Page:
As more details of the Government’s ETS are revealed, its sheer awfulness becomes more apparent. Anyone committed to reducing or even slowing the growth of Australia’s carbon emissions will find it extremely difficult to support this complex mechanism to transfer wealth from low polluters to high polluters.
Yesterday Penny Wong realised the Government’s guidelines for the all-important assessment of which polluters gets free permits, and how many. Between now and May, industries will have to submit data to justify their claims to be emissions-intensive and trade-exposed, so that Wong can add their industries to the ETS regulations in June. It will be a busy three months for carbon auditors (yes there is such an occupation — who said addressing climate change would cost jobs?) across the country.
In other contexts, remember, this would be called protectionism — heavy carbon emitters are being subsidised, on the basis that everyone else in the world subsidises their emitters. As the Australian Conservation Foundation has demonstrated, much of this protection will in fact go to foreign companies
The guidelines make clear just how low the hurdle is being set for polluters who want to get some of the free-permit action. A number of sectors are not required to provide data, but will move straight to a formal assessment process in which the Government has assumed they will qualify for protection. Many of the loudest whingers of recent months are on that list — the aluminium industry, LNG producers, paper producers, petrol refiners — but there’s a surprise inclusion: ethanol and methanol producers.
We know from the NSW Greens that biofuels production, on the admission of the producers themselves, is certainly emissions-intensive. Production from the plants required to meet the NSW Government’s 10% biofuels mandate will increase NSW’s net greenhouse emissions by at least 1.5% and probably more. But trade-exposed? Given the Howard Government’s punitive excise on ethanol imports imposed in 2002, the notion that Manildra, the dominant biofuels producer in Australia, faces trade competition of any kind is absurd.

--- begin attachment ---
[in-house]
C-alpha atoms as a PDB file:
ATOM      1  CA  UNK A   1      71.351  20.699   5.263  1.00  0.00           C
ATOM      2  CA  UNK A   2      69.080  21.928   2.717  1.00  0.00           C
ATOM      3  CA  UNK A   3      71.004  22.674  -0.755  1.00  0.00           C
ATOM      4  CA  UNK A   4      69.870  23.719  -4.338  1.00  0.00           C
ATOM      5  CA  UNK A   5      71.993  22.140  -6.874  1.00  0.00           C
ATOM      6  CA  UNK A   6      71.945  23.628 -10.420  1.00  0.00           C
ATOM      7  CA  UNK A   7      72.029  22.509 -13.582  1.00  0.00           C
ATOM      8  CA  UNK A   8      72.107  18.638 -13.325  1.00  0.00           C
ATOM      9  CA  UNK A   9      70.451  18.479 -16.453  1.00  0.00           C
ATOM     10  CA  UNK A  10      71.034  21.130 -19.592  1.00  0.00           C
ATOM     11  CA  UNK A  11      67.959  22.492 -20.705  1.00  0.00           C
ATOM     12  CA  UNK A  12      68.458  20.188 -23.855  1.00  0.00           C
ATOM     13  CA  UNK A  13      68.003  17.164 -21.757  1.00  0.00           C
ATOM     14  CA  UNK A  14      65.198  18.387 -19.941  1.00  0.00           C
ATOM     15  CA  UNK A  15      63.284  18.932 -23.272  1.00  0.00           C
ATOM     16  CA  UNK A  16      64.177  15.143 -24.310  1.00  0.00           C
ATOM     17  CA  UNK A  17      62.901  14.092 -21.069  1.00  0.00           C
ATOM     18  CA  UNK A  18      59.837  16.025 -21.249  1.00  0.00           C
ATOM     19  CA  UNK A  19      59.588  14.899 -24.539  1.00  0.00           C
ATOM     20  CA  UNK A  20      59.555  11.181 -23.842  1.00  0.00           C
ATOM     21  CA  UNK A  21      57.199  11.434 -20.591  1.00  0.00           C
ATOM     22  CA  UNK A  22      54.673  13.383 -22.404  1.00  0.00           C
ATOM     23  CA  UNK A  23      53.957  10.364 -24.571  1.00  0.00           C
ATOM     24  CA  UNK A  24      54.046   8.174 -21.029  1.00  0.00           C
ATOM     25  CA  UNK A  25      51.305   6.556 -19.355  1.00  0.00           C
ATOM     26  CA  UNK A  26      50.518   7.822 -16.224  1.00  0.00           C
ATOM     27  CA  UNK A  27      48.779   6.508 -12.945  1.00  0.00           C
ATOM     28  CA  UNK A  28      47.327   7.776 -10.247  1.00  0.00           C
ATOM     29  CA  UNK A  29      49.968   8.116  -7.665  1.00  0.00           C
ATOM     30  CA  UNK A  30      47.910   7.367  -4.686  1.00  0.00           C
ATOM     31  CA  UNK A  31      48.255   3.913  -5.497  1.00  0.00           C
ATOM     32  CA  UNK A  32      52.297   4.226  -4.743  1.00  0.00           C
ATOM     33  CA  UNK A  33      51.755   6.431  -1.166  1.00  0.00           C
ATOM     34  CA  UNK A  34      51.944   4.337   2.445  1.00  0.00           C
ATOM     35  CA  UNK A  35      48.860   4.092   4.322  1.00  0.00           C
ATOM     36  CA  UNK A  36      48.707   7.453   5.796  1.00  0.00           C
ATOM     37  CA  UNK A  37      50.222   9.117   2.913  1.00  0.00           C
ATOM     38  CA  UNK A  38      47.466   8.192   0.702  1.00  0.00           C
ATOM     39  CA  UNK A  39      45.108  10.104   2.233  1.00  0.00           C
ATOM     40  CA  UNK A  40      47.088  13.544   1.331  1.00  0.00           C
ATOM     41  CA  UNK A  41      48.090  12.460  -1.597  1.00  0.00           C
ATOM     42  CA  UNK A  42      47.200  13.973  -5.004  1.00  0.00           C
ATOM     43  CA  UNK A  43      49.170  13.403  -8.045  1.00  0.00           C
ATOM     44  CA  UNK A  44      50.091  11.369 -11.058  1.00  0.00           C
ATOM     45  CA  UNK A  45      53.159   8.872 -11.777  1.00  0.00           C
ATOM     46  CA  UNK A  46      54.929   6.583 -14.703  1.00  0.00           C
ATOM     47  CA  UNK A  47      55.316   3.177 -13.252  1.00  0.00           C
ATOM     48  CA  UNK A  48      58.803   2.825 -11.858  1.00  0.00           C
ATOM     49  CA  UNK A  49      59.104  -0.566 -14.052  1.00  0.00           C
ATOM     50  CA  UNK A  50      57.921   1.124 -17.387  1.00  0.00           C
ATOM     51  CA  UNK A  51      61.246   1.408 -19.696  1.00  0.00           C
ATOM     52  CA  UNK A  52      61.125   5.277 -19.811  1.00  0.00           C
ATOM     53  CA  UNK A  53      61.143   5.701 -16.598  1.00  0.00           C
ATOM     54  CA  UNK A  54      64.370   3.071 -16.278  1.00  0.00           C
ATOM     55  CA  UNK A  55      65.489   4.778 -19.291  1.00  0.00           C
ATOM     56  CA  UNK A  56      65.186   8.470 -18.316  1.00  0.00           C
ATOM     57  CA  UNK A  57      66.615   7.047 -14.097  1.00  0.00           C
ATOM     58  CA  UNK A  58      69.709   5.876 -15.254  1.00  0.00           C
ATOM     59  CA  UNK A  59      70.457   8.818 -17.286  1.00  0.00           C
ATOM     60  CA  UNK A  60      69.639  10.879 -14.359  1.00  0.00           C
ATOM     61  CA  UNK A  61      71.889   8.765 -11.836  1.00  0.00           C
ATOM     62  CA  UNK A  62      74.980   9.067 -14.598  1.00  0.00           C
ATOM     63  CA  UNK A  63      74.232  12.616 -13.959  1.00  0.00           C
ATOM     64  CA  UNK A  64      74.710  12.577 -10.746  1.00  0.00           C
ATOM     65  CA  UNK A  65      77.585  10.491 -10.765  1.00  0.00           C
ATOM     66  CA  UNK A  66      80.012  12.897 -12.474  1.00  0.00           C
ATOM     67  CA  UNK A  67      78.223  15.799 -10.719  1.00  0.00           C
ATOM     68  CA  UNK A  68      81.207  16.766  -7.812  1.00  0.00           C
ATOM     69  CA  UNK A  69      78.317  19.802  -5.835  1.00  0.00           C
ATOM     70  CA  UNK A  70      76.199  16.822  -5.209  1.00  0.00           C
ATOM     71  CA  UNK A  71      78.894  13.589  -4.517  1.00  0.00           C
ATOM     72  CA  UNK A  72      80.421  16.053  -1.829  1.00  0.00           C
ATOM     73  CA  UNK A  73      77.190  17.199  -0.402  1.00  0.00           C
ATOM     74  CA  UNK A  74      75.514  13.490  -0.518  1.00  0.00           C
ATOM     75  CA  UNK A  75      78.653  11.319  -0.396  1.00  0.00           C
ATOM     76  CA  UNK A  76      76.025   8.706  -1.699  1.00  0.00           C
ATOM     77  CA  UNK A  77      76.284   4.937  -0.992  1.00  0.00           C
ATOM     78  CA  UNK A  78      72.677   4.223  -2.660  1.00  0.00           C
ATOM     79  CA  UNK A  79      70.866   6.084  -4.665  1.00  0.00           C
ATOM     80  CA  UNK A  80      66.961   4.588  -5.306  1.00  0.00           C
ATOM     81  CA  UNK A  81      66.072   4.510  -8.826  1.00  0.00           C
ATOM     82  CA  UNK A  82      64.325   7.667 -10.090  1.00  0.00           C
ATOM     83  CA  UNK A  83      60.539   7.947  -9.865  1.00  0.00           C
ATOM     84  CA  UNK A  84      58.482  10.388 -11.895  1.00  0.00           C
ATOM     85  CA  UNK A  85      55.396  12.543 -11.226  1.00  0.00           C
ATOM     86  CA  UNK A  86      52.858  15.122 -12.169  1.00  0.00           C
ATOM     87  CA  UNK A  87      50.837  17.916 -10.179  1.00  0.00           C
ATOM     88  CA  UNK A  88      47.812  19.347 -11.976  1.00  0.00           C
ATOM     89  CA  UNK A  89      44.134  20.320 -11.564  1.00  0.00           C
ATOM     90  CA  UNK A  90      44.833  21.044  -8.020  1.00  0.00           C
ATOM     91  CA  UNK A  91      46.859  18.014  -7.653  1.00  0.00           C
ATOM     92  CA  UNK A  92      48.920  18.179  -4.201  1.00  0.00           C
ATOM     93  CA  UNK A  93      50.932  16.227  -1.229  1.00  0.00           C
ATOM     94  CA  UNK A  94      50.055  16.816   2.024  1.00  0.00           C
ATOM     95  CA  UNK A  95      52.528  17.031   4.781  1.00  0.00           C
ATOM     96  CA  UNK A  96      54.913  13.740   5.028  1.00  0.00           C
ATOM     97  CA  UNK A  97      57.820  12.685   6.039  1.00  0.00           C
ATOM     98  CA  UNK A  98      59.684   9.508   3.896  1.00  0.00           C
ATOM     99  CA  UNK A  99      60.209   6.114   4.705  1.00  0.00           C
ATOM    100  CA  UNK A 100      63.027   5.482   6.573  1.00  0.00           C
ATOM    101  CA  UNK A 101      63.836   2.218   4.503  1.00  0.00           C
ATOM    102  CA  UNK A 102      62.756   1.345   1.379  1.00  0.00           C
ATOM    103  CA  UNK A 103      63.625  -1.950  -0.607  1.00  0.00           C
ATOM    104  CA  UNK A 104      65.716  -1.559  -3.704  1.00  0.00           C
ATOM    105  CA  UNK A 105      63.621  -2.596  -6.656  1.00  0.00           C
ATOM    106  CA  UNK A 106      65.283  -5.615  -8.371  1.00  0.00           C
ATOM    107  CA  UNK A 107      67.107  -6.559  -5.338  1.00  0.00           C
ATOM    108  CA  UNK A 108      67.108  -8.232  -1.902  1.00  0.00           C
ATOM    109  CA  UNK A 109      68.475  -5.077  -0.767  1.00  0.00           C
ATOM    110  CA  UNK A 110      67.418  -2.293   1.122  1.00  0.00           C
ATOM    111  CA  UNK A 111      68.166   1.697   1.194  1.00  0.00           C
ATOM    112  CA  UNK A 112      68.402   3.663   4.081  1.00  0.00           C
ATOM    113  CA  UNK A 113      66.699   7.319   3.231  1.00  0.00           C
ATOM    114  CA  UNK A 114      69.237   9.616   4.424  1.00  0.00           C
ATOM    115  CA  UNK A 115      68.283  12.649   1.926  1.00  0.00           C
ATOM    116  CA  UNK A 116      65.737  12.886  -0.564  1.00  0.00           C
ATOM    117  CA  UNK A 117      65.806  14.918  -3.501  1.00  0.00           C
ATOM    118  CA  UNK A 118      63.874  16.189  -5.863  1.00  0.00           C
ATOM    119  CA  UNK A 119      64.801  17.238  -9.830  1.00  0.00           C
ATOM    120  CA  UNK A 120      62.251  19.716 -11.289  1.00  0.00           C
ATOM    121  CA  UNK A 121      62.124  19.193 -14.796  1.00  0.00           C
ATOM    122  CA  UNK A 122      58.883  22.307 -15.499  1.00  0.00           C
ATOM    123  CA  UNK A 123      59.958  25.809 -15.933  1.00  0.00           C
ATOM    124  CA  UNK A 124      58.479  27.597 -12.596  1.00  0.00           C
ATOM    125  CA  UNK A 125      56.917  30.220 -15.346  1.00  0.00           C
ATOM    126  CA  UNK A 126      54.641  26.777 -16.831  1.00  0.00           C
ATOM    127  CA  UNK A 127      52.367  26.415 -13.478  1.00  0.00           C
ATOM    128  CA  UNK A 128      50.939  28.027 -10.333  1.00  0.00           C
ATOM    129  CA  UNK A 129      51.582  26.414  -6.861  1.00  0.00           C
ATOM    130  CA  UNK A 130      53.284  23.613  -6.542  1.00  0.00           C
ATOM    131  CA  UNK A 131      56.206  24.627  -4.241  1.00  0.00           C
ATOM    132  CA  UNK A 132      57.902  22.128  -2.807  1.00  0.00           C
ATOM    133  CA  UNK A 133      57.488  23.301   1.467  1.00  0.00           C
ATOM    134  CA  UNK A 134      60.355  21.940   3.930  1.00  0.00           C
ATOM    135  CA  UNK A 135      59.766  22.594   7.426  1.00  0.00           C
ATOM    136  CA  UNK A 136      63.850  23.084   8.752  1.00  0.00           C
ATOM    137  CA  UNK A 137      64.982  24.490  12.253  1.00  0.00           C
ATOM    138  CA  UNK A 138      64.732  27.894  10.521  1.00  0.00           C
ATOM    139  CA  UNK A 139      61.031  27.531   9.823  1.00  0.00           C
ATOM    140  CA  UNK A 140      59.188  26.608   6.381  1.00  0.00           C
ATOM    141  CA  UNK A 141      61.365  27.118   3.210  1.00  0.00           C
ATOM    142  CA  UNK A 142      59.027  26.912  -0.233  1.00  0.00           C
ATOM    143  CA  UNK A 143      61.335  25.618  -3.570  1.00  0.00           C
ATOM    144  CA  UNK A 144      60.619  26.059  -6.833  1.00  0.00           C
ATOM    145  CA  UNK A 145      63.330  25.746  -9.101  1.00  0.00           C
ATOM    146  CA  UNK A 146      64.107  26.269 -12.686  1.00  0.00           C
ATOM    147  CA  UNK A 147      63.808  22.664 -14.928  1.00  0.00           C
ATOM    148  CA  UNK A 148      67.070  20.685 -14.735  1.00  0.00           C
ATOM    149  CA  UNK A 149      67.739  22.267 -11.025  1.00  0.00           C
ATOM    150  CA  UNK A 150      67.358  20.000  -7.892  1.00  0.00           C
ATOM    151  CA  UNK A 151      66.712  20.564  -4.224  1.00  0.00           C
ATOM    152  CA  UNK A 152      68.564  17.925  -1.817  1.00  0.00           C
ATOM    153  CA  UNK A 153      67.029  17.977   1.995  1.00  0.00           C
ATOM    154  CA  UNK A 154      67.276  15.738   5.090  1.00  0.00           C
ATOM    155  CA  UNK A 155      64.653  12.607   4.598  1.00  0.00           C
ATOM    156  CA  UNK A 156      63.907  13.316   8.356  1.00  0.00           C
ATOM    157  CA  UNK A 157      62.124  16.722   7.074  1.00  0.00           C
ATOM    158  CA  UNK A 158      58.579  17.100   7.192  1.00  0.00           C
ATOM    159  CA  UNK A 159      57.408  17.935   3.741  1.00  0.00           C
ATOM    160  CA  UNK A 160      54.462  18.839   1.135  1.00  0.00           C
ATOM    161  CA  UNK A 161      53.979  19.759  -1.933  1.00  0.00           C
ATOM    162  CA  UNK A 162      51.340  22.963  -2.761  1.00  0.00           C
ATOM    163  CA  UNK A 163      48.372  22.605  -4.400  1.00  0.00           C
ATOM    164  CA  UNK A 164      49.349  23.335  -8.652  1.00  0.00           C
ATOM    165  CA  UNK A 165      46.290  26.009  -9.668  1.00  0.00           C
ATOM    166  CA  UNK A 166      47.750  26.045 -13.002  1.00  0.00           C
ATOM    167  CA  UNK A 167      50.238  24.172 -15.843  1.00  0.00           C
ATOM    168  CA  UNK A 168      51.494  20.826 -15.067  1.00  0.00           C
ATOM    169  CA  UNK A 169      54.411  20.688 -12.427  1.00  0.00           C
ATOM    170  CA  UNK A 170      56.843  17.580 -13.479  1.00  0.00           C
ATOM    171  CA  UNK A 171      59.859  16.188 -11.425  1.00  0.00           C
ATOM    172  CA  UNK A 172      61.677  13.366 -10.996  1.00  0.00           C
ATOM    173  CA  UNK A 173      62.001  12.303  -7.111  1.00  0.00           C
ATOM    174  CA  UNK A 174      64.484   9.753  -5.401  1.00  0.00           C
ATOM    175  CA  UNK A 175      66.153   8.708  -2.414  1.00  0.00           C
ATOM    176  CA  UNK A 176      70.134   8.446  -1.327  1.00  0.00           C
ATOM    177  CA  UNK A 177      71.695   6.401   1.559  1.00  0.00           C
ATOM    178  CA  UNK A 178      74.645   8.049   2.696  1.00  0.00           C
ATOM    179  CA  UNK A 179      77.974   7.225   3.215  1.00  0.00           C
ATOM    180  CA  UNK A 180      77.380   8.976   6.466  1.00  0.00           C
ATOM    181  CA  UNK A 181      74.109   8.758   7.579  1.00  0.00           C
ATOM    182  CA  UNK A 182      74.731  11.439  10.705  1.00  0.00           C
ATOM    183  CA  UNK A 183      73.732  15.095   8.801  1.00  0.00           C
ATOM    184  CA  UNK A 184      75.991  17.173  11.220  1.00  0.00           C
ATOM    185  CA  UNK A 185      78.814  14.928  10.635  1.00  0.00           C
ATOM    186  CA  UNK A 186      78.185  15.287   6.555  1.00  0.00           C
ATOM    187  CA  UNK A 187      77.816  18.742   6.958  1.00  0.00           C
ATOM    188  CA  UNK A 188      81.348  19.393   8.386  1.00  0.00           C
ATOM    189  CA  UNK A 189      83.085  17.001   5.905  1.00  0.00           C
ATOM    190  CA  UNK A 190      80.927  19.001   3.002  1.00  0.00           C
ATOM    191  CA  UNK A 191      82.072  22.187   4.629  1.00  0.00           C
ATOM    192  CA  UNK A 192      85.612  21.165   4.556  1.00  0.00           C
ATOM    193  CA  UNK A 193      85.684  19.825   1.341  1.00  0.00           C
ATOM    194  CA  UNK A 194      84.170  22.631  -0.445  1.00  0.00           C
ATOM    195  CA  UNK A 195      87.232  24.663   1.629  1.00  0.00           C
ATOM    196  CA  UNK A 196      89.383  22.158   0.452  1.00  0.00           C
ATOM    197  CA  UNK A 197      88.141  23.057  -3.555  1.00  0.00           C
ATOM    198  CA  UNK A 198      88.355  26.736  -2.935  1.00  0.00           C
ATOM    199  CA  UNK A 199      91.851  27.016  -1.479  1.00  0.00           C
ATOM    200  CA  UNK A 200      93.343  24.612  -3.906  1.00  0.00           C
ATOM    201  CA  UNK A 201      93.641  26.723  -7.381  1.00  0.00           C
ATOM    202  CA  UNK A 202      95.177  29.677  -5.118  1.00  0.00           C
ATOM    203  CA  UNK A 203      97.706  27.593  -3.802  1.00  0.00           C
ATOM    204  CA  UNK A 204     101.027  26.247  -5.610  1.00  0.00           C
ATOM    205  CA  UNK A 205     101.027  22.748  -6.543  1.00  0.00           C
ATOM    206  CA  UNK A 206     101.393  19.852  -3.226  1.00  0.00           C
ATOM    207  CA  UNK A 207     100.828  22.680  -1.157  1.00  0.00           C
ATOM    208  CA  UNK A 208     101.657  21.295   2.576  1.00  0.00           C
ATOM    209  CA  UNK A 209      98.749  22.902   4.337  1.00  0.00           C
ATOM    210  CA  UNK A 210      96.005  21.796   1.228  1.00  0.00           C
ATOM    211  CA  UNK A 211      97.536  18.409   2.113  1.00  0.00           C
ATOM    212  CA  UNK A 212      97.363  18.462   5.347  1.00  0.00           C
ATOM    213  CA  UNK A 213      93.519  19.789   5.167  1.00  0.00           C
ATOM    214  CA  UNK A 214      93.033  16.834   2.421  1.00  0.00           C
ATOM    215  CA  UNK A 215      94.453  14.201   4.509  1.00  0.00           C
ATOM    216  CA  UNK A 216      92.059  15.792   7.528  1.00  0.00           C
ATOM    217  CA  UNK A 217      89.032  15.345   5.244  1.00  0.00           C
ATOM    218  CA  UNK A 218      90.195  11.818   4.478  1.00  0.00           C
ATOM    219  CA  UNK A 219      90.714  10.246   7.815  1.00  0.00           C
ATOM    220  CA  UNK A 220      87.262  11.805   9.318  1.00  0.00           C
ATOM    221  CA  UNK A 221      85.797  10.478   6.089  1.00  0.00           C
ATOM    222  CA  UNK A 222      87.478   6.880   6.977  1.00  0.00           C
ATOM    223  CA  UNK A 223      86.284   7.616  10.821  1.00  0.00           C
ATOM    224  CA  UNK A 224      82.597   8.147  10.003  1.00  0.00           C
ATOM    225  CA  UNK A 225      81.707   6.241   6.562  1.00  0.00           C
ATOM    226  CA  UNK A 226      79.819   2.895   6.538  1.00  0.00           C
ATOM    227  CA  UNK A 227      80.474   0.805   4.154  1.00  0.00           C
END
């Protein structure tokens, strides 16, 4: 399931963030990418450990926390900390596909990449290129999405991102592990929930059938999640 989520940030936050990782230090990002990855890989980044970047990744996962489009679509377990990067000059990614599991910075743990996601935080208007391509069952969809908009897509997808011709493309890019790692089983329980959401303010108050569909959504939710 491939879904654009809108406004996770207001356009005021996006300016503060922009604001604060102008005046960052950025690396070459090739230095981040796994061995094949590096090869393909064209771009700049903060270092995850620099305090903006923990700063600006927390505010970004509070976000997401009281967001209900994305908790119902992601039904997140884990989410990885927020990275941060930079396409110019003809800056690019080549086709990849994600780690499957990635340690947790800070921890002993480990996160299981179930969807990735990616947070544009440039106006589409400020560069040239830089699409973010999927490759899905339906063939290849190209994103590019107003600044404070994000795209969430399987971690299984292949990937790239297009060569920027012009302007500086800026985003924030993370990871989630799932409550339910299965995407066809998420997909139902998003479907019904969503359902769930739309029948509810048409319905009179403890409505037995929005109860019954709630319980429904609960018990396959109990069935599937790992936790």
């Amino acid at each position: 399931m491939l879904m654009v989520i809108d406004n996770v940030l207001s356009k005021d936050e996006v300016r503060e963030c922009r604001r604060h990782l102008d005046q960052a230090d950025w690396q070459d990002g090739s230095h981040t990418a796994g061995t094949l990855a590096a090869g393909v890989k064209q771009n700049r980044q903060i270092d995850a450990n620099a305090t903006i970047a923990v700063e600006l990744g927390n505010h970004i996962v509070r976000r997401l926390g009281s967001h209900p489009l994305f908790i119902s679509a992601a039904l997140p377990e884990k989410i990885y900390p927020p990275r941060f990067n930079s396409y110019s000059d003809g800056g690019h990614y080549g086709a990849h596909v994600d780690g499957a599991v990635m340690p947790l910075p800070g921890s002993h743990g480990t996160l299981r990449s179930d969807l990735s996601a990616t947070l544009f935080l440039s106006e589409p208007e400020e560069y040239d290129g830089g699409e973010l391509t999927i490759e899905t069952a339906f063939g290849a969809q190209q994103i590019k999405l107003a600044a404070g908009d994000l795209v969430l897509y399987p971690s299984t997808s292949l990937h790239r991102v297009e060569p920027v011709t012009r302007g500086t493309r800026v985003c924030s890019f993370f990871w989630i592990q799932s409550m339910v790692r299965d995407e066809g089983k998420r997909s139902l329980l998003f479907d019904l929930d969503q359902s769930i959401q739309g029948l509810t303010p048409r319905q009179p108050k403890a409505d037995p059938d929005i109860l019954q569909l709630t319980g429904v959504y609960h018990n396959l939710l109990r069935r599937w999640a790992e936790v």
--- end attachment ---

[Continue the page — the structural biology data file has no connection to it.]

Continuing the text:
Martin Ferguson’s department — well known for its eager acceptance of climate change — is currently reviewing the ethanol excise arrangements, and in an ideal world the inclusion of ethanol on Wong’s list would be a subtle signal that the Government is about to end the Howard Government’s protection. Given Manildra contributed over $200,000 in donations to federal Labor alone in 2007-08, that outcome might not be certain.
That’s OK, though, because the White Paper set a low bar for the definition of trade-exposed at 10% in a single year in the recent past — even if you control 89.9% of a market, if the rest of your competition is foreign, you get access to free permits. The guidelines go further and provide that, even if your industry doesn’t meet the 10% threshold, if you can show that a foreign producer could enter your market without great difficulty, then you’re in.
Don’t get your hopes up that this will be a transparent process. In a remarkable nod-and-wink to industry, the guidelines assure businesses that, while the Department of Climate Change has to comply with requirements such as FOI and the need to produce evidence to Parliamentary committees, if they specify that the information is commercial-in-confidence and its disclosure would harm their business, it’ll be kept in-house. The only disclosure of data will be in aggregated form, which will prevent any external parties from checking the validity of the data submitted, which could be done even without the identities of individual firms being revealed.
Moreover, it won’t be bureaucrats who make the decision about whether industries meet the EITE requirements. The Government itself will make the decision — presumably in Cabinet, which is beyond the reach of FOI and other transparency processes — on the advice of a hand-picked “advisory panel” that will advise the Government on whether the assessment process was fair. The membership of the panel has not been revealed. As if the Government hasn’t set the bar low enough, it has left itself wriggle room to include any industries that it might feel have a special case for protection, or are too important to alienate.
All this paper chasing is going to produce more emissions than will ever be prevented under this ineffectual reward scheme for polluters.